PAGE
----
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Incident haunts refugee

<p>Benamar Benatta rarely sleeps more than three or four hours a night. The 33-year-old former Algerian air force lieutenant still spends nights wondering why Canadian officials transported him across the border on Sept. 12, 2001, then handed him to American authorities.</p><p></p>

Man alleges it was illegal to be sent to U.S. jail


Benamar Benatta rarely sleeps more than three or four hours a night.



The 33-year-old former Algerian air force lieutenant still spends nights wondering why Canadian officials transported him across the border on Sept. 12, 2001, then handed him to American authorities.



And, of course, there are recurring nightmares of five years spent in U.S. jails, despite being cleared by the FBI in November 2001 of having any links to the 9/11 attacks.



The Toronto man can still hear the taunts from jail guards who called him a terrorist; can still recall the WTC (World Trade Center) spray-painted on his cell door; can still hear the jingle of keys as guards entered his cell every half-hour, waking him from a fitful slumber.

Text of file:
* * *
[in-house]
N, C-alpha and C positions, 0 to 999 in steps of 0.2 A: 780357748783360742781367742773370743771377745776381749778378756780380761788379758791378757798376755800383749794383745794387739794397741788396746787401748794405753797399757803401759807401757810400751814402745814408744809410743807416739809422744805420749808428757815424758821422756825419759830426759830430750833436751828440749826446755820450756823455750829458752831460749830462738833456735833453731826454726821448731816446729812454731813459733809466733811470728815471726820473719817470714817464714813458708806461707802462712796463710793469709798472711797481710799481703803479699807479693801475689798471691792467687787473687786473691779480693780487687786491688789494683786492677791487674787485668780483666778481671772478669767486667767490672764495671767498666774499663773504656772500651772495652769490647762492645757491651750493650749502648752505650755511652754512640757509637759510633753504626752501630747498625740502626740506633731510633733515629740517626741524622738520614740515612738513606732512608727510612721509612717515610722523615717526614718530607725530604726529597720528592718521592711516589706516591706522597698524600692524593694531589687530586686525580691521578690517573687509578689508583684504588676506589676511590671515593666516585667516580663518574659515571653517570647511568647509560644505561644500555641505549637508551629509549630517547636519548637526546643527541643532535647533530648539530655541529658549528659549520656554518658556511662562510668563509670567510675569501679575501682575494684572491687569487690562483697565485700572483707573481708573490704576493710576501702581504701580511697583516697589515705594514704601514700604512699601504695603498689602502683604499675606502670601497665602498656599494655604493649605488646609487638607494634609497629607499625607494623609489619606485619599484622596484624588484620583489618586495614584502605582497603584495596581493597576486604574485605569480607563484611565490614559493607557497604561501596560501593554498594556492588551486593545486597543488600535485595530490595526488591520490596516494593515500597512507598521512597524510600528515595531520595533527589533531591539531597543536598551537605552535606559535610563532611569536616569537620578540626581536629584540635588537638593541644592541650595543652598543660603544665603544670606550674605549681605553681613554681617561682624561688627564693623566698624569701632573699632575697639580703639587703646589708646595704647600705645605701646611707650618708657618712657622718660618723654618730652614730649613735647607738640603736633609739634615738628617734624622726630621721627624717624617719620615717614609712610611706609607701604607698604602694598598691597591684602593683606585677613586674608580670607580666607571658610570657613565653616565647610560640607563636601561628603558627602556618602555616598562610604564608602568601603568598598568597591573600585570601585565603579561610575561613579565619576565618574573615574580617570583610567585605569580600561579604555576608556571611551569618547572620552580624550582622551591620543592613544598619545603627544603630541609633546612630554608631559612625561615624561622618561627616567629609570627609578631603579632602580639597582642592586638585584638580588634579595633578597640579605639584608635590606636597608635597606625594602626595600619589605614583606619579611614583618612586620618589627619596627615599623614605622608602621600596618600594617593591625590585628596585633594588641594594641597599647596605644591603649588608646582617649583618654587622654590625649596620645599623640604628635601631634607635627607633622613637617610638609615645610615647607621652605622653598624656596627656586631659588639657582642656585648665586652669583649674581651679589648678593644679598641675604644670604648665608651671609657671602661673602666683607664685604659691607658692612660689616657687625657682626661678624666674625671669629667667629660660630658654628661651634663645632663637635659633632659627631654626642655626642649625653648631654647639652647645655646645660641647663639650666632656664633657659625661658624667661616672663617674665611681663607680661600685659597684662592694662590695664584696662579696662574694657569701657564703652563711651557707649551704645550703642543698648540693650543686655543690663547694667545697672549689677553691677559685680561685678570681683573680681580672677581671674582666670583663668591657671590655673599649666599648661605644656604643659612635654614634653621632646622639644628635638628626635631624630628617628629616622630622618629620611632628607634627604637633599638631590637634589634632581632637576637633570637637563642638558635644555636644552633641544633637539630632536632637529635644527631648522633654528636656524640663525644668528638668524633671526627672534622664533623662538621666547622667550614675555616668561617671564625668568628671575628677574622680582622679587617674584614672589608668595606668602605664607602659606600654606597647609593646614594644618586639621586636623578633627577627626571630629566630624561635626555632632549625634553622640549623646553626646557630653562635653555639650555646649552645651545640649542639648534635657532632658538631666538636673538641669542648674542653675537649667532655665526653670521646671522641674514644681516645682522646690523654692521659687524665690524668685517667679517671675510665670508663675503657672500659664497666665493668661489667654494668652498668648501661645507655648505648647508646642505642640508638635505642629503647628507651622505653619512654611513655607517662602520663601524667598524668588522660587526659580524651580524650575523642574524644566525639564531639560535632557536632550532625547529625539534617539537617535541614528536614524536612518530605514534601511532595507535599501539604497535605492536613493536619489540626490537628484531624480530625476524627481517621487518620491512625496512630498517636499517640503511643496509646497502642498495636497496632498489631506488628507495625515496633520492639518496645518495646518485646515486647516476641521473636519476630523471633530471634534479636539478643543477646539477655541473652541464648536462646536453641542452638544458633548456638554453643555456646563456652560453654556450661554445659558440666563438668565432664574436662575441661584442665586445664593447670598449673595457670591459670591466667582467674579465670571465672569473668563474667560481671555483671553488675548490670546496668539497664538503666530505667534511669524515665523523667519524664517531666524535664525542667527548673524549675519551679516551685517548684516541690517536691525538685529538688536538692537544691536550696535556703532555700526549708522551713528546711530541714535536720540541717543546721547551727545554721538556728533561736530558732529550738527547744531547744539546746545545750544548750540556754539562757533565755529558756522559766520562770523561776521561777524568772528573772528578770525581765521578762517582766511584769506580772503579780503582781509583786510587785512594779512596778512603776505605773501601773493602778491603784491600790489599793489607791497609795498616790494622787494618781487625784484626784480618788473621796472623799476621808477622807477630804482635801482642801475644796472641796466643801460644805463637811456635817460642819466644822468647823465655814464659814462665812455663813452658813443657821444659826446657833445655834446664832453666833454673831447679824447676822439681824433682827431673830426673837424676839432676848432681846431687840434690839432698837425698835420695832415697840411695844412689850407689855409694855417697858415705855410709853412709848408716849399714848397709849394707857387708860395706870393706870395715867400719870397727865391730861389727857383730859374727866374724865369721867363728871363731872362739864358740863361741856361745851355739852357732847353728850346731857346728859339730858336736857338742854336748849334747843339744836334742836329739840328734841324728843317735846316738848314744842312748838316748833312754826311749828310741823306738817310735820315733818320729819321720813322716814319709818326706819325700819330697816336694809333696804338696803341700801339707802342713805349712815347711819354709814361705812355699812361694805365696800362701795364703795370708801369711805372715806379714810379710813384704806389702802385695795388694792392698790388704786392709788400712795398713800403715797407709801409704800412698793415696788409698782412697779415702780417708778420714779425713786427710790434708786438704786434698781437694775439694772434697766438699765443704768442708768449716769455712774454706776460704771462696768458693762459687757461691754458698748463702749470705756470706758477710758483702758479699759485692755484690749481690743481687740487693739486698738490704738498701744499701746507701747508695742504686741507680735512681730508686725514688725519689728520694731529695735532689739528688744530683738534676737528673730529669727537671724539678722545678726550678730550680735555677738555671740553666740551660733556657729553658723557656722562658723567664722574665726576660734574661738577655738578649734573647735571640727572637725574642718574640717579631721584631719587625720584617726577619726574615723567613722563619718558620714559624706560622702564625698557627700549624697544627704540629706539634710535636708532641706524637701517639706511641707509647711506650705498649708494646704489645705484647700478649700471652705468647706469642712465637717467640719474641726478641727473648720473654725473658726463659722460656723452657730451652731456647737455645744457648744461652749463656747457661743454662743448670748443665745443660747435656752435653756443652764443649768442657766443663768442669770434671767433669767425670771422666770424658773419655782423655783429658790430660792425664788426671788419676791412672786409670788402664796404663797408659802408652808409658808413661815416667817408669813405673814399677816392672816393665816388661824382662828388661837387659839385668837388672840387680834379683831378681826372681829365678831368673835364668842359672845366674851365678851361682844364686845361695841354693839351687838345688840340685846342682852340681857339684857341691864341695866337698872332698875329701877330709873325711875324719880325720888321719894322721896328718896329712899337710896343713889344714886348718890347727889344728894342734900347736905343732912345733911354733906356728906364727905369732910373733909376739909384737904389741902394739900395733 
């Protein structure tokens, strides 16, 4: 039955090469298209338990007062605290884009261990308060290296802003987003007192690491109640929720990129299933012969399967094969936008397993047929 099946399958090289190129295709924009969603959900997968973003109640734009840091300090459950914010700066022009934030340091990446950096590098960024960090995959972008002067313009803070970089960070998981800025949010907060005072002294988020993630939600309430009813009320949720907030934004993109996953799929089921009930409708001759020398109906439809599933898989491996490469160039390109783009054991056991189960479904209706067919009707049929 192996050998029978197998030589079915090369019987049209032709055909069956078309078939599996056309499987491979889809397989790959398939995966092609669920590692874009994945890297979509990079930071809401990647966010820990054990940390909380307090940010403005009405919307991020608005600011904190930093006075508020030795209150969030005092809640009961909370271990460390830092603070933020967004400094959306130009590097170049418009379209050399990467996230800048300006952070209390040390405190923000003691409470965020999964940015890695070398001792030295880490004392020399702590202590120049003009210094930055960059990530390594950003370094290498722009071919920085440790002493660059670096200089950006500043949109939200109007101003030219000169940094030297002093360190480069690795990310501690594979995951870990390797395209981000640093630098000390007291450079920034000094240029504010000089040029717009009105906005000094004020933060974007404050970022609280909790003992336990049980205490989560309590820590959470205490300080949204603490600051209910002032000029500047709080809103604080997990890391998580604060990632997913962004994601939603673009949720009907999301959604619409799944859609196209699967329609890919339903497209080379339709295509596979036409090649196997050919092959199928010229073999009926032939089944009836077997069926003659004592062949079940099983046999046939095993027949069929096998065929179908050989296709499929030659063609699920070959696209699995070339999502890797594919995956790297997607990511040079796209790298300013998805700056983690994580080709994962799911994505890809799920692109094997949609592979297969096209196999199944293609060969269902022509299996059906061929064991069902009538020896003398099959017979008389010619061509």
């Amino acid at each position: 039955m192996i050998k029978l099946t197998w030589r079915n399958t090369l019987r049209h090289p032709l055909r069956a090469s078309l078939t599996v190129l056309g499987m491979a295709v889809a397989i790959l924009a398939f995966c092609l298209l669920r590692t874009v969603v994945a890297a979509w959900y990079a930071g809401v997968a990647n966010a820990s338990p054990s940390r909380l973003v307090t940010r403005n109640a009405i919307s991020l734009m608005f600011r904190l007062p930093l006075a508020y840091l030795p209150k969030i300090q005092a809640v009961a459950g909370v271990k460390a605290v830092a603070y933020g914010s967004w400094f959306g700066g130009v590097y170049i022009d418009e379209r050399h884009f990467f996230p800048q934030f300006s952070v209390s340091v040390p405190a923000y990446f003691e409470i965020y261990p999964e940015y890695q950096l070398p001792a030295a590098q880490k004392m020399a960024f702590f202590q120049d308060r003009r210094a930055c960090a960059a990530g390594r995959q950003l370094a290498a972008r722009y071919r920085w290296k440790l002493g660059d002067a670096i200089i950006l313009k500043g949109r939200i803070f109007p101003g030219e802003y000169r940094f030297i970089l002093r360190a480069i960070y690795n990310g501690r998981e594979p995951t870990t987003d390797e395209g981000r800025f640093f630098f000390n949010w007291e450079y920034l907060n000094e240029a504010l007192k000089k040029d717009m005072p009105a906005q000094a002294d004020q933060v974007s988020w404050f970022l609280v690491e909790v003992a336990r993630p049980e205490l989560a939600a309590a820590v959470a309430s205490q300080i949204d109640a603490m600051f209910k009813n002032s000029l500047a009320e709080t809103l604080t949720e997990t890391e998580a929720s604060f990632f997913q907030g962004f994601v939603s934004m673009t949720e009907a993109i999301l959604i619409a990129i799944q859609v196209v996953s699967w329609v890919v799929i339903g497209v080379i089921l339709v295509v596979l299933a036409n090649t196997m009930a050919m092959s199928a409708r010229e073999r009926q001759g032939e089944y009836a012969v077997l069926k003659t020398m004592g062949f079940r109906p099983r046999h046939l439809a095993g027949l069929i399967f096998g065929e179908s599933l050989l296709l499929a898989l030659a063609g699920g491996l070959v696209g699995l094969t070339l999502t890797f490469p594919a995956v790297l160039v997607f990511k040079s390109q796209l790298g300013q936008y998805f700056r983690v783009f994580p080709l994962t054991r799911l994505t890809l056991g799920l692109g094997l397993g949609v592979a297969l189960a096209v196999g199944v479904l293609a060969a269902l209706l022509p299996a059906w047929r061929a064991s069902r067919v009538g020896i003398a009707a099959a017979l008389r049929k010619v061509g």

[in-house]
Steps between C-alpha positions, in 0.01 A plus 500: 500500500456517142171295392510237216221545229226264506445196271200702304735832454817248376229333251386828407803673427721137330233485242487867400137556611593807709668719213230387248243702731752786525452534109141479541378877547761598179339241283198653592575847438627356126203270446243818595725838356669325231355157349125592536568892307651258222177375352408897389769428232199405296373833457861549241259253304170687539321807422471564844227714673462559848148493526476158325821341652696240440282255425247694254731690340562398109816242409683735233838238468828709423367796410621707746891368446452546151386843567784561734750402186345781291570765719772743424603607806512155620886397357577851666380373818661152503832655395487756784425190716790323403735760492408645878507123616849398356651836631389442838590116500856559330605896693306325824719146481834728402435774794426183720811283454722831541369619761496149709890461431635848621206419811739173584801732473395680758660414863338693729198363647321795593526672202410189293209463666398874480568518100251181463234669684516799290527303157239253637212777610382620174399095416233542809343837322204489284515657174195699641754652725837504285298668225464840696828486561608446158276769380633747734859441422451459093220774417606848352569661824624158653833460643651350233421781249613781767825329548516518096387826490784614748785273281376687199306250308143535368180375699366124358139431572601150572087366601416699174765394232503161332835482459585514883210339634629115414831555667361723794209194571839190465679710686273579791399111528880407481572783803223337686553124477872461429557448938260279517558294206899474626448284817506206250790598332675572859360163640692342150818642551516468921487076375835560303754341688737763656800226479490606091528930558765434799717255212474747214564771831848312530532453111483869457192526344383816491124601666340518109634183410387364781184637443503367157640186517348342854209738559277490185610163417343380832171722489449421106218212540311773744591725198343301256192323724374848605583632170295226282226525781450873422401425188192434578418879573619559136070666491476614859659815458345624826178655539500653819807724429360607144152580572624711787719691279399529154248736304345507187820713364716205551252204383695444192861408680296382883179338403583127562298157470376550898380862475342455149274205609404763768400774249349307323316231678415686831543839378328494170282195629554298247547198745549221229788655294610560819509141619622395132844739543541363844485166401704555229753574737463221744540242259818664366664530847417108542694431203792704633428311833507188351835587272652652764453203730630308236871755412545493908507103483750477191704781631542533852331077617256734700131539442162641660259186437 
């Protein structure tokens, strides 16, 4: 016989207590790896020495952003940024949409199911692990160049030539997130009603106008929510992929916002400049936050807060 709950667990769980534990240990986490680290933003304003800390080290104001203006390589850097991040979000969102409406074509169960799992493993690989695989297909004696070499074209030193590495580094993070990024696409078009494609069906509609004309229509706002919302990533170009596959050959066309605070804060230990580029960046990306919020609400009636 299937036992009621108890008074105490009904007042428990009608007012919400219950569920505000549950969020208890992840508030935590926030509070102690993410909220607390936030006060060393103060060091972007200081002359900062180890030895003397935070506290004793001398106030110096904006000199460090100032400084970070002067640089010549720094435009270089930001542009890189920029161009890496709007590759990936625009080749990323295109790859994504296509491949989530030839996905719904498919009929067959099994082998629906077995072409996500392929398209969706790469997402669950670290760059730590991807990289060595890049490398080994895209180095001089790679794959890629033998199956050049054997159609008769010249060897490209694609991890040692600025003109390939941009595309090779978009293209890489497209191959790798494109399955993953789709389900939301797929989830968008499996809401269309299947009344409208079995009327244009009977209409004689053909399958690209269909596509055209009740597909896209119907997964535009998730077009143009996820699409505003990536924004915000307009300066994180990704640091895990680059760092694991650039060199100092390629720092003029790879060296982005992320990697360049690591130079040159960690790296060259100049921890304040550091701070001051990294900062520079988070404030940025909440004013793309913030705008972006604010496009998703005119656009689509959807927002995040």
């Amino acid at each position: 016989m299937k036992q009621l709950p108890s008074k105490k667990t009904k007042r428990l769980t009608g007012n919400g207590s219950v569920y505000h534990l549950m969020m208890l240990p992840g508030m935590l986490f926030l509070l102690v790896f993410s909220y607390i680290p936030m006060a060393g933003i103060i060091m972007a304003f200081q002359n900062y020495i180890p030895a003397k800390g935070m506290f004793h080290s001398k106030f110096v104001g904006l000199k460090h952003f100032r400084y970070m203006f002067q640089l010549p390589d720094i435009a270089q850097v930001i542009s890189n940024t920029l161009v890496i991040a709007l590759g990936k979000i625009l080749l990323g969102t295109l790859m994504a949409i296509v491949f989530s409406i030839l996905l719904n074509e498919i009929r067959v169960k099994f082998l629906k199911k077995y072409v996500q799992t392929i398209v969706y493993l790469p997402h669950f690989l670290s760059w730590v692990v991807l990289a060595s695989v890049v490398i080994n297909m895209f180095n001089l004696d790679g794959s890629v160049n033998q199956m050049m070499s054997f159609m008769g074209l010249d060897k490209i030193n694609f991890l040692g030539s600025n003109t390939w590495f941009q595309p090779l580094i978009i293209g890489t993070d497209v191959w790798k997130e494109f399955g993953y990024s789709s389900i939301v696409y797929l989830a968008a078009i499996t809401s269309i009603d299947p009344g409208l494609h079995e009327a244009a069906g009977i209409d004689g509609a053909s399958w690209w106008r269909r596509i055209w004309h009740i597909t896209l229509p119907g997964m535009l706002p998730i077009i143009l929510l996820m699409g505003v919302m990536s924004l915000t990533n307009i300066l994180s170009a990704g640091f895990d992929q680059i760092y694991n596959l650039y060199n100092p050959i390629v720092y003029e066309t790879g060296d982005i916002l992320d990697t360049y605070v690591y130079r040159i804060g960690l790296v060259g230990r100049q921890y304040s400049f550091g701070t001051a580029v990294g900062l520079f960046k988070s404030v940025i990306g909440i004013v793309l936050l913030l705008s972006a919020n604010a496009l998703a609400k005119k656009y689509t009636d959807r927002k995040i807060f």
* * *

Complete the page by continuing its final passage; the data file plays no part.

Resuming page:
"I’m not the same person I used to be before Sept. 12, who was full of life and full of spirit," said Benatta, who was granted refugee status in November.



"He is the first and only known case of Canada effecting an extraordinary rendition — an illegal transfer of a person from one legal jurisdiction to another outside the scope of law," said Benatta’s lawyer Nicole Chrolavicius.



A Canada Border Services Agency spokesperson refused to comment yesterday, saying the government is reviewing the allegations in a lawsuit filed by Benatta.



Benatta and his lawyer say this was an illegal transfer.



















speaking engagement




  • Benatta was released in summer 2006 when Canada issued him a temporary residency permit, allowing him to claim refugee status, which was granted.

  • Benatta and his lawyer are due to speak tonight at the Noor Cultural Centre, 123 Wynford Dr. Admission is $5.


 
 
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